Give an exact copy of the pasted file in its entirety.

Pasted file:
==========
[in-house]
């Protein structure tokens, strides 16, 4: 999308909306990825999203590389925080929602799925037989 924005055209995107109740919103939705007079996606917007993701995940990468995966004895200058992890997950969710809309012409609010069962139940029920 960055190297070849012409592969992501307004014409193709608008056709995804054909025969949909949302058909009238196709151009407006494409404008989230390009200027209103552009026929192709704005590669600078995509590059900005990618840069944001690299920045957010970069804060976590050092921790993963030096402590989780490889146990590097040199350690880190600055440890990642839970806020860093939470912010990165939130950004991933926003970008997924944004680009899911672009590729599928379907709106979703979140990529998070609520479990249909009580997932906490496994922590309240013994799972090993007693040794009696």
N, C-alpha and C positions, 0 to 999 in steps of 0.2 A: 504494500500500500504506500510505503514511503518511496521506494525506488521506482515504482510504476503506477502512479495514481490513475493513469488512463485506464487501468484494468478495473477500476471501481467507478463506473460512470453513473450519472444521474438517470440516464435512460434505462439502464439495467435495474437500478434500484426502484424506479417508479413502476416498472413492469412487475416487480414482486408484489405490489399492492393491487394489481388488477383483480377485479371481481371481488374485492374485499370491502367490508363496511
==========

[in-house]
């Protein structure tokens, strides 16, 4: 999308909306990825999203590389925080929602799925037989 924005055209995107109740919103939705007079996606917007993701995940990468995966004895200058992890997950969710809309012409609010069962139940029920 960055190297070849012409592969992501307004014409193709608008056709995804054909025969949909949302058909009238196709151009407006494409404008989230390009200027209103552009026929192709704005590669600078995509590059900005990618840069944001690299920045957010970069804060976590050092921790993963030096402590989780490889146990590097040199350690880190600055440890990642839970806020860093939470912010990165939130950004991933926003970008997924944004680009899911672009590729599928379907709106979703979140990529998070609520479990249909009580997932906490496994922590309240013994799972090993007693040794009696």
N, C-alpha and C positions, 0 to 999 in steps of 0.2 A: 504494500500500500504506500510505503514511503518511496521506494525506488521506482515504482510504476503506477502512479495514481490513475493513469488512463485506464487501468484494468478495473477500476471501481467507478463506473460512470453513473450519472444521474438517470440516464435512460434505462439502464439495467435495474437500478434500484426502484424506479417508479413502476416498472413492469412487475416487480414482486408484489405490489399492492393491487394489481388488477383483480377485479371481481371481488374485492374485499370491502367490508363496511